During your visit, lecturers will take you into the world of these fascinating men who have collected literary treasures (many on display) and art. For the first time in years, the gardens behind the townhouse are open to tours, planted with flowers associated with the literary masterpieces inside. Access is included in your entry ticket.
4. Shop till you drop
The Anthropologie flagship store, a trendy boutique for women’s clothing and home furnishings with gifts, candles, beauty and wellness products, accessories and shoes, is located on 18th and Walnut Streets. It’s five floors of shopping nirvana in a breathtaking villa.
Shop for the ultimate in designer fashion at Boyds Philadelphia for mens and womenswear. The neighborhood boutiques are along Walnut Street, Chestnut Street and in a mall, the Shops at Liberty Place. I like to go in and out of the boutiques while strolling the streets. There are many different types, from shoes to sports stores to beauty salons; You could spend all day shopping or grocery shopping, having a coffee or a treat on the go.
5. Visit the cheese cave at Di Bruno Bros.
If you’re a foodie, stop at Di Bruno Bros. This is a specialty market that sells ingredients and fresh groceries from vegetables to charcuterie, bread and pastries, as well as the famous cheese cave. The cave is a bakery counter that sells delicious cheeses from around the world. The store takes cheese seriously and works with wine, beer and cider suppliers to offer unique collaborations with cheese. You can try everything and ask the vendor to suggest which cheeses go with different types of meat and accompanying spreads or crackers to make the best sausage boards imaginable. Di Bruno Bros. has been providing quality meat and ingredients since 1939, until one day in 1976 it was realized that the big chains could ruin their humble grocery store. A trip to Europe changed everything. You became a specialty cheese shop and the rest is history. You can buy cheese here and you can also find groceries here.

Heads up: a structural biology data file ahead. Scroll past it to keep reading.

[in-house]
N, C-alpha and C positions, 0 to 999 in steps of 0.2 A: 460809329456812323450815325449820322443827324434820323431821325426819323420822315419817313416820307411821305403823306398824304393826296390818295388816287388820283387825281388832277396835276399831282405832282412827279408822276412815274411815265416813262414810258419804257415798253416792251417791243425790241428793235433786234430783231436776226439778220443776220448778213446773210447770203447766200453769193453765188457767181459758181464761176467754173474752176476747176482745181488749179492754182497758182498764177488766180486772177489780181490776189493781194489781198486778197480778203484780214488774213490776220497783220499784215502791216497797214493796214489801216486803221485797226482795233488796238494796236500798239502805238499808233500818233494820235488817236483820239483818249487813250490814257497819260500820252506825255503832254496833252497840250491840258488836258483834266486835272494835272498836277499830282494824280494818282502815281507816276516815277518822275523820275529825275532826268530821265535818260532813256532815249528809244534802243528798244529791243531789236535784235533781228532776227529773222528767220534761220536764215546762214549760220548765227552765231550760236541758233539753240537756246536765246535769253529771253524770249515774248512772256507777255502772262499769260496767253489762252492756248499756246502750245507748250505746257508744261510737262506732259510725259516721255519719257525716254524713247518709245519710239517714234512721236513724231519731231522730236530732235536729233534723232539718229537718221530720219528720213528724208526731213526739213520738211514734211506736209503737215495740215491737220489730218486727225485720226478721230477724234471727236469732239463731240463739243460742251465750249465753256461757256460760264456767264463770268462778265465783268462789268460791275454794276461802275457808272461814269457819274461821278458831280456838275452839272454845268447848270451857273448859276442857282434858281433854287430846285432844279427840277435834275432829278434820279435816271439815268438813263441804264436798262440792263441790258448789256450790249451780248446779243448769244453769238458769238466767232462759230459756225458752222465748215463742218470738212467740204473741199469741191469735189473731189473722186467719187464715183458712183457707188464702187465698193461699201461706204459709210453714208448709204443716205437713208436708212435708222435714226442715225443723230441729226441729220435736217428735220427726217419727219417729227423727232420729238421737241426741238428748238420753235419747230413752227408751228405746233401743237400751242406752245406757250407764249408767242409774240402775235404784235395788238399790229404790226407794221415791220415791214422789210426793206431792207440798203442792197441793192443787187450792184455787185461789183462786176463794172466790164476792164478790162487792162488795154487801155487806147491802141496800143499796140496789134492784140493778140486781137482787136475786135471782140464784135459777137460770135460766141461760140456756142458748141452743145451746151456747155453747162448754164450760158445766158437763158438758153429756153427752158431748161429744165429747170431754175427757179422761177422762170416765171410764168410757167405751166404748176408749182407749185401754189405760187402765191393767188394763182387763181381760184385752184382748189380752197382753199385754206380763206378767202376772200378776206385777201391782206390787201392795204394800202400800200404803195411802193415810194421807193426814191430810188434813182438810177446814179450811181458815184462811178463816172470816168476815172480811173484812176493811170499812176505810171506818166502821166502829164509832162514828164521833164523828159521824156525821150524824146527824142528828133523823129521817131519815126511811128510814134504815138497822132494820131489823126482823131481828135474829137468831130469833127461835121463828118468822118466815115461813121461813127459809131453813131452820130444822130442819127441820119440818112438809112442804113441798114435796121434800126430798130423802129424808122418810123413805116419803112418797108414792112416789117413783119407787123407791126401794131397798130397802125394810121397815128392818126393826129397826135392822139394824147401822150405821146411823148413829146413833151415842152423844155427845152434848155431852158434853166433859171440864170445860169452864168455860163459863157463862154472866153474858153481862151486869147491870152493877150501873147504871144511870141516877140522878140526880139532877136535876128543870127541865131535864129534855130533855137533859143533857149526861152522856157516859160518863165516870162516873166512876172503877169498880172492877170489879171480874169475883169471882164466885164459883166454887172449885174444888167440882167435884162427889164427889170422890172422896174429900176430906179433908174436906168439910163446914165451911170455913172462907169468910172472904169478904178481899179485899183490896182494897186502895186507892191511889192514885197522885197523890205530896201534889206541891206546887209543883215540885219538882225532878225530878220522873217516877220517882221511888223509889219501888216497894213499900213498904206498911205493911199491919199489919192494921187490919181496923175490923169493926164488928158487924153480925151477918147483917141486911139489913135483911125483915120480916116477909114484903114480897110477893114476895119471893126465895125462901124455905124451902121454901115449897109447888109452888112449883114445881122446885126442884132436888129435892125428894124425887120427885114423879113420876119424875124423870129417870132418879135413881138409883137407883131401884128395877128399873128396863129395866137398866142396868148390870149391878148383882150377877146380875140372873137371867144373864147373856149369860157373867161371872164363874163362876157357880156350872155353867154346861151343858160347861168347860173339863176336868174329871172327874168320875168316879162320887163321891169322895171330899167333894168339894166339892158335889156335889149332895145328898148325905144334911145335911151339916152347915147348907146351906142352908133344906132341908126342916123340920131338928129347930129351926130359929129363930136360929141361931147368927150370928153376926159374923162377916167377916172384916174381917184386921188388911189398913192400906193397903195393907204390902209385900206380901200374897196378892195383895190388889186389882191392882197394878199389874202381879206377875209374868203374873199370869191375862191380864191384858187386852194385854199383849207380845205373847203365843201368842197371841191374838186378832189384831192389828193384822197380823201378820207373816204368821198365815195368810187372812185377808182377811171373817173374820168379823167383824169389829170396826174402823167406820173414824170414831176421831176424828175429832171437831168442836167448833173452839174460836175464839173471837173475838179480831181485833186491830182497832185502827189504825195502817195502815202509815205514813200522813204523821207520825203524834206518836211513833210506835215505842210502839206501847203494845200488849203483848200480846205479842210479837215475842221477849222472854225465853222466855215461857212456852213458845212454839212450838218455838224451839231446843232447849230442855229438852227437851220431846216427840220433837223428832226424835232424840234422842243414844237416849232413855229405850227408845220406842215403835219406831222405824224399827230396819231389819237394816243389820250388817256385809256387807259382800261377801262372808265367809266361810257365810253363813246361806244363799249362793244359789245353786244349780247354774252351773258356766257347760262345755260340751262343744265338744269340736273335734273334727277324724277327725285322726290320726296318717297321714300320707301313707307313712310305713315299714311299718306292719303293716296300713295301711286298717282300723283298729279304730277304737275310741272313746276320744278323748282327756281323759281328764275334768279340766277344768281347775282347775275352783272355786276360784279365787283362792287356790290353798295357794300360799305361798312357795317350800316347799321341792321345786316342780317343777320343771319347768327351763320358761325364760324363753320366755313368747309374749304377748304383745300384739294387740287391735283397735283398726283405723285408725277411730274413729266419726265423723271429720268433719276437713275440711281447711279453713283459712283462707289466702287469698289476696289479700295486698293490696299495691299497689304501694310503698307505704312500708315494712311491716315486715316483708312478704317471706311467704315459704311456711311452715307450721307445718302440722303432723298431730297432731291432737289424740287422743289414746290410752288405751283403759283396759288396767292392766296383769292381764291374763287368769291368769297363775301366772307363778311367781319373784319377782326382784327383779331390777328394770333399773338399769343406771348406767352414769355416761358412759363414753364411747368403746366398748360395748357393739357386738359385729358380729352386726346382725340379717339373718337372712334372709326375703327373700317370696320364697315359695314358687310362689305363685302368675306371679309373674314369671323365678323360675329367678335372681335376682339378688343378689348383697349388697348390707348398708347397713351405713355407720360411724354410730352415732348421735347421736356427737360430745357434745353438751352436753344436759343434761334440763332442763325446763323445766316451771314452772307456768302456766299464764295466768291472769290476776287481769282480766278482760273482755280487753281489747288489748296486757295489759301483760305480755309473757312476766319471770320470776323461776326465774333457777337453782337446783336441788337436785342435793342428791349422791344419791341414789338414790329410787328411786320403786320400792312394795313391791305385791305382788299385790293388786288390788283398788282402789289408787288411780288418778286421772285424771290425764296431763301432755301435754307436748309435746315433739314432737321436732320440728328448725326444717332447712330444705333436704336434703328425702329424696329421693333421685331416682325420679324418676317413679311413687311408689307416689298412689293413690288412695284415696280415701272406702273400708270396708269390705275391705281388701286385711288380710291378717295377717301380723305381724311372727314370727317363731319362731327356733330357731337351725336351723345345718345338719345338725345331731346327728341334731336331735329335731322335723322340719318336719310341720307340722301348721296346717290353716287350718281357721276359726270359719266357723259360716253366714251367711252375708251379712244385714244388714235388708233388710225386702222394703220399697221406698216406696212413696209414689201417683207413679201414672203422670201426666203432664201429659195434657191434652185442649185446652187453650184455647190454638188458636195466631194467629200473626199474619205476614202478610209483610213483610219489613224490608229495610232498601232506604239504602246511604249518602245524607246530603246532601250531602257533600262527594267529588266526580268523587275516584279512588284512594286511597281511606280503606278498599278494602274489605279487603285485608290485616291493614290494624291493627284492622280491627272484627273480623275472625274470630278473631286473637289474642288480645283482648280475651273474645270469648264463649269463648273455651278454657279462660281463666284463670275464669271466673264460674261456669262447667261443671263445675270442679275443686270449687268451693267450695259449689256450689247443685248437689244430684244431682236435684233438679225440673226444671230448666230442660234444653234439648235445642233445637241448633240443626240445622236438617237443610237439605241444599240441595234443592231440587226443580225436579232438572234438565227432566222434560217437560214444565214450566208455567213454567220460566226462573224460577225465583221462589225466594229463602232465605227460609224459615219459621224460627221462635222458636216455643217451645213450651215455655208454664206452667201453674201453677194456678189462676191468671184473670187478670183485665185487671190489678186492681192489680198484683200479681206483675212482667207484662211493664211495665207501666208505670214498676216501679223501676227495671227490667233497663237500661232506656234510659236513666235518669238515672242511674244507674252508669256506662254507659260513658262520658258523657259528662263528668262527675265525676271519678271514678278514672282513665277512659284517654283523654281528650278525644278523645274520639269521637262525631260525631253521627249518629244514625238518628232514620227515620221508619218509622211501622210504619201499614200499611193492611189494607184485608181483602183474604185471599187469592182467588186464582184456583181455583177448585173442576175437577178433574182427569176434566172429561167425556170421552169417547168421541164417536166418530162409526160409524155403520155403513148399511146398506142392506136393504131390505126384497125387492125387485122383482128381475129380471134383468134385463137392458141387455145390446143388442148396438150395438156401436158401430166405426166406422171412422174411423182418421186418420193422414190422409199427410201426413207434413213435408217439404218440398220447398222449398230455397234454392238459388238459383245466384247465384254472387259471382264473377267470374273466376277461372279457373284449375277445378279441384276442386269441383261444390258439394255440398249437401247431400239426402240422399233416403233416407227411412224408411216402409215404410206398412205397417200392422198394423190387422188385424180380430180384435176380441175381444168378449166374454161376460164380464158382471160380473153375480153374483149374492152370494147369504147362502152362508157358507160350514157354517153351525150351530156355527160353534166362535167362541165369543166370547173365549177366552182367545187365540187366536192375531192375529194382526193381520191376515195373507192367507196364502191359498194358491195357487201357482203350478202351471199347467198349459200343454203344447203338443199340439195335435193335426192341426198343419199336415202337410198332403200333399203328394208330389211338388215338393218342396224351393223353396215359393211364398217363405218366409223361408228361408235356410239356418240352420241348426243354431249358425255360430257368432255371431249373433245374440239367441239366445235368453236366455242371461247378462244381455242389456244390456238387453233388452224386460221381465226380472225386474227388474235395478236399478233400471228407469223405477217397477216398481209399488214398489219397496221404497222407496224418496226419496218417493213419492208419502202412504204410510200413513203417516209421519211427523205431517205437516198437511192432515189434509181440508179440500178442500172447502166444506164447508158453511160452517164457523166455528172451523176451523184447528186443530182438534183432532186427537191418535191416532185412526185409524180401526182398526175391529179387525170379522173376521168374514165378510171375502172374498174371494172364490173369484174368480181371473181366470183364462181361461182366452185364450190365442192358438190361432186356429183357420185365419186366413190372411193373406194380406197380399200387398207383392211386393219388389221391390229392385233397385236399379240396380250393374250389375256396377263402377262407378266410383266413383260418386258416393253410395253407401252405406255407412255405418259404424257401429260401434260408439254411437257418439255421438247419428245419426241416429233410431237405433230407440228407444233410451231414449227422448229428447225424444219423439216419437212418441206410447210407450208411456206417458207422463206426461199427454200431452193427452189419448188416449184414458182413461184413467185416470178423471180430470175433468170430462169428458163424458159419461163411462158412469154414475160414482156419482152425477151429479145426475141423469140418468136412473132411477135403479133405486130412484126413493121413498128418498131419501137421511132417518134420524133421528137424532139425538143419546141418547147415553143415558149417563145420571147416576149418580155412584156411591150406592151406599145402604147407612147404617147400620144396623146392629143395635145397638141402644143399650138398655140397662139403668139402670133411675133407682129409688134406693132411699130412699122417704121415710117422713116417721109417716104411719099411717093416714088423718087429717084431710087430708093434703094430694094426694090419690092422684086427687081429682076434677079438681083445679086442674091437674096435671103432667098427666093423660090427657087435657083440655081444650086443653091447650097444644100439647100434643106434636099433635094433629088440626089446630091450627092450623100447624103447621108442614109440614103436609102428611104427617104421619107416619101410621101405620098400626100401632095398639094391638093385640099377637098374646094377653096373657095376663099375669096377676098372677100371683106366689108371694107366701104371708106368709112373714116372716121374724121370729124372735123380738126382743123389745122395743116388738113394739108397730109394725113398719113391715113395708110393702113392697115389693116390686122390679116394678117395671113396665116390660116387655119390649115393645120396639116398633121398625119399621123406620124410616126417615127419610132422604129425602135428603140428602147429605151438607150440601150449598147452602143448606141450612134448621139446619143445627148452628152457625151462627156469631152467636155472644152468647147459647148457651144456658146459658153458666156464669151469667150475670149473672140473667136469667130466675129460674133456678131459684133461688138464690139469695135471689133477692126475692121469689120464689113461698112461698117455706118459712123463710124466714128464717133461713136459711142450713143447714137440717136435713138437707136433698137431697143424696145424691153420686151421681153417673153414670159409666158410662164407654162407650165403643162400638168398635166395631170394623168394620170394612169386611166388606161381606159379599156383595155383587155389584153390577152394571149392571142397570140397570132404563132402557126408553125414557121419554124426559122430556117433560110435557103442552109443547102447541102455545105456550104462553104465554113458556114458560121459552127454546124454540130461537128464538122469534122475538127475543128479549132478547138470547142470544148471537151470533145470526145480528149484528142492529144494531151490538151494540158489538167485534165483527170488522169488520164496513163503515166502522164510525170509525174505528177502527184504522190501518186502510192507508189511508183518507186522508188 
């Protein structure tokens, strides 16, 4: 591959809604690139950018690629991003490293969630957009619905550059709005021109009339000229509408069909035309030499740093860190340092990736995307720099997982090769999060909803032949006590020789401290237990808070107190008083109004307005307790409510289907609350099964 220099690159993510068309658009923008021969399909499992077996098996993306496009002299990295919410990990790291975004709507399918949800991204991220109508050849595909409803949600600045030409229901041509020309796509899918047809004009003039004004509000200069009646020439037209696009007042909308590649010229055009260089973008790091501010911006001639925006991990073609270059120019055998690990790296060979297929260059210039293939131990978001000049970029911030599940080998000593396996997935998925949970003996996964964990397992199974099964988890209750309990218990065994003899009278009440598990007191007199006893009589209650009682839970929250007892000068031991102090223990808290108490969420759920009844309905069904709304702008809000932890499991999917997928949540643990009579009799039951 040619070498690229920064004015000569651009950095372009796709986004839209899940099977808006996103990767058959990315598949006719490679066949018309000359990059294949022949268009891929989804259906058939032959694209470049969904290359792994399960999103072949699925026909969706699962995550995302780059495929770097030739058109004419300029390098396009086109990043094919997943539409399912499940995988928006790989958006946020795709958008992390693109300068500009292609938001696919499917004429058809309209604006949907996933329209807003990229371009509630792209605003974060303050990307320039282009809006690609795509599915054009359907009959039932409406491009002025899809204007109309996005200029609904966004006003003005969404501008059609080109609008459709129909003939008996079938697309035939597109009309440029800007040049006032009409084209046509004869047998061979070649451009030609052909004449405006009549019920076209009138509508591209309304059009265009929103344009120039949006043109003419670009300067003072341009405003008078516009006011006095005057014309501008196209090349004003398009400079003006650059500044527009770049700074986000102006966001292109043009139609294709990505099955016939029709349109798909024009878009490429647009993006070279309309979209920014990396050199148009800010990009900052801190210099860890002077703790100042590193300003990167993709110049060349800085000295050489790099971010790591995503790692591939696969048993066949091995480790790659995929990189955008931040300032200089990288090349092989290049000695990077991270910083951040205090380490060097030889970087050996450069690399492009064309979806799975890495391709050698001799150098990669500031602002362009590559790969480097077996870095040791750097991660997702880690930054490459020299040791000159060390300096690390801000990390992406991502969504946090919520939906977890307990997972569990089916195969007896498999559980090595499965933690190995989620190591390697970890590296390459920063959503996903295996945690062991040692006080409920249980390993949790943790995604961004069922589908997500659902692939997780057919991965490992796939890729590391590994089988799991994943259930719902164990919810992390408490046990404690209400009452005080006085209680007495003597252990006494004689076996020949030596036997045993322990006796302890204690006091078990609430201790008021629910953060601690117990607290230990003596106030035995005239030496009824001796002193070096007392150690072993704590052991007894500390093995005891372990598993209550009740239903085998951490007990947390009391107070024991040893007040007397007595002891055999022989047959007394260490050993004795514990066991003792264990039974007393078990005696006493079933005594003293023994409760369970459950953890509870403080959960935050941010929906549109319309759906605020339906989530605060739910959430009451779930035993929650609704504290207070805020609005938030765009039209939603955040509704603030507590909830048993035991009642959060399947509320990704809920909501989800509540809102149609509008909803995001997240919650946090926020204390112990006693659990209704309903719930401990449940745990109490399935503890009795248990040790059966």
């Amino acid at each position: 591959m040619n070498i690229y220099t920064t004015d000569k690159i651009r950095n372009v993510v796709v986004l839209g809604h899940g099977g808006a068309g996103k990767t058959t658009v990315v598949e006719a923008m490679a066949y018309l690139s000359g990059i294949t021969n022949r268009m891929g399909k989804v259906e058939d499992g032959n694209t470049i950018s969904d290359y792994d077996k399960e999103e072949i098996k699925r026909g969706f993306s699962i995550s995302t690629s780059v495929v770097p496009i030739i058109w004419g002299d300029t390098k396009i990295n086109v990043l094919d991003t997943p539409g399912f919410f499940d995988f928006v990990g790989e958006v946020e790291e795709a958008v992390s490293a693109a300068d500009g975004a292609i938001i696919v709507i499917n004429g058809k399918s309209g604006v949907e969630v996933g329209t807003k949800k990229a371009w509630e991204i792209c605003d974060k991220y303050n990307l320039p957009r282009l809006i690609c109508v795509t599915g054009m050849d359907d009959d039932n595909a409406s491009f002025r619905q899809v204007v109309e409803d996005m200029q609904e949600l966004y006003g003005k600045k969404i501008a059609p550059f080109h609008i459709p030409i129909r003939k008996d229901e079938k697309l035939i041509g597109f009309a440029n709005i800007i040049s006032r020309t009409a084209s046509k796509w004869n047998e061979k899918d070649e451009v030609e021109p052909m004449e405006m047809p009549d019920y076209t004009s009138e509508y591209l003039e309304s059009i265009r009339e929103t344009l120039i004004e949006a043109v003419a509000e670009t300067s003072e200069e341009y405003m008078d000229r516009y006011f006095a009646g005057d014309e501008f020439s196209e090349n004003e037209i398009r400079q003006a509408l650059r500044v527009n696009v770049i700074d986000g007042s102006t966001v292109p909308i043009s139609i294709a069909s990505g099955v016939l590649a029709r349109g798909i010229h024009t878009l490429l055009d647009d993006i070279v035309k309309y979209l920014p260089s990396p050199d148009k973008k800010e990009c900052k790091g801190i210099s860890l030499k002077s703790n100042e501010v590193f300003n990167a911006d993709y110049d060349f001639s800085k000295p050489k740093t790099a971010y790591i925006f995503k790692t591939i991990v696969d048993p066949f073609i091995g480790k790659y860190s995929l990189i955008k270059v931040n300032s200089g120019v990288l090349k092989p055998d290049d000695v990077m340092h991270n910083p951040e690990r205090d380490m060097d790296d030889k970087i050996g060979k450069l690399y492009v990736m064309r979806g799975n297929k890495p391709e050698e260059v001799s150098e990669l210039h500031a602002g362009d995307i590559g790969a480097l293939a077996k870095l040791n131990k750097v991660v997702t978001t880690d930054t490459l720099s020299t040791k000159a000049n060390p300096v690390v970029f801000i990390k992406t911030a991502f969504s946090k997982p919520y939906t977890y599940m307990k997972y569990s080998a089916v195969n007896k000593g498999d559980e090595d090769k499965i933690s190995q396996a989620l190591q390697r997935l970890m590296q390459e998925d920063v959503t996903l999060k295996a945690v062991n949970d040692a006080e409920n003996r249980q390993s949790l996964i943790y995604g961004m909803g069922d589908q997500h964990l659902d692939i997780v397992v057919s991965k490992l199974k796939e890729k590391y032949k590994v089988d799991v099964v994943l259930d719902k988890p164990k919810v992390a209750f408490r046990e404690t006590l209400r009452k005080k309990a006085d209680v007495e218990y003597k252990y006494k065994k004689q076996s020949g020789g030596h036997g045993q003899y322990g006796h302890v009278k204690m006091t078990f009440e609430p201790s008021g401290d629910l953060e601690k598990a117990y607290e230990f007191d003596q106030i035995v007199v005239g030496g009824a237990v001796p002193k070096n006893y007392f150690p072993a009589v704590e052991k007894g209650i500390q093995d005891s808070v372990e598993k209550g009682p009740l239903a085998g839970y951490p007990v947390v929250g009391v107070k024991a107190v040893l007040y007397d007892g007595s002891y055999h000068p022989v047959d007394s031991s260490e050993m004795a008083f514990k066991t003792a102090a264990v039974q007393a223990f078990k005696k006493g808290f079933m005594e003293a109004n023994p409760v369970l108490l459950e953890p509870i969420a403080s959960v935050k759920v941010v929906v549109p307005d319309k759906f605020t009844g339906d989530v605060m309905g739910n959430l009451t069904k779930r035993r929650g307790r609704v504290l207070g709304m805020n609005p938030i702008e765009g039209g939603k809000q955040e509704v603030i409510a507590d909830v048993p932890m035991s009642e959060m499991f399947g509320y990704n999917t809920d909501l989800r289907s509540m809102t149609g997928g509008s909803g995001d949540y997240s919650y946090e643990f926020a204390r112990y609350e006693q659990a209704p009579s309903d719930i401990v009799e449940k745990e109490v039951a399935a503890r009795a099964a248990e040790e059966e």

6. Walk or ride a horse to Philadelphia’s Magic Garden
Take a long walk or take a taxi to tour Philadelphia’s Magic Gardens, a mile from Rittenhouse Square. Artist Isiah Zagar is an award-winning mosaic mural painter. His work graces walls in Philadelphia and around the world. He began working on the vacant lots near his studio on 1020 South Street, decorating them with his beautiful mosaic designs. The landlord sold the land and wanted to demolish Zagar’s factory. Instead, the community rushed to support the artist. Today it’s a non-profit neighborhood and museum that spans half a block plus an outdoor and indoor gallery. You will be amazed by murals made with tiles, mirrors, found objects, and other non-traditional materials. Buy tickets online for regular admission. On weekends, you can book a guided tour to learn more about the artist and his incredible work.
Rittenhouse Square Restaurants
There are several fantastic restaurants, wine bars and pubs around Rittenhouse Square. So make sure you make a reservation and choose an outside table to take in the park views on a nice day.
Tria Café Rittenhaus
The Tria Café offers wine from smaller producers, cheese platters and beer. The bites are fantastic and there are barista-style coffees that can be paired with the flourless chocolate cake. Stay for a bite or lunch.
Parc is an all day brasserie in the square. Order a croissant and a café au lait or lunch, brunch or dinner. Salad Niçoise, escargots, steak fries and eclairs are served as classics. Ask for a table outside.
Rouge is the perfect perch for Sunday brunch or drinks and nibbles. It’s right on the square so the view is wonderful both outside and inside the classic room. The bistro offers burgers, salads, steak and oysters on the half-shell. It’s versatile and elegant.
The Dandelion is a British pub. They serve rare draft ales, afternoon tea, fish and chips, a fantastic burger, shepherd’s pie, and family style roast on Sundays. It’s a beautiful space inside so stop by for a drink and a pub grub.
If you want to stay the Rittenhouse Hotel is lovely. Monk’s Café is a beer drinker’s paradise. The Philadelphia Art Alliance, an art museum across the street, will reopen in mid-August. And for more foodie inspiration, see Eating Around The World In Philadelphia: 7 Dishes You Must Try.
Editor’s note: Jeanine’s source for the information presented in the first paragraph of this article can be found here.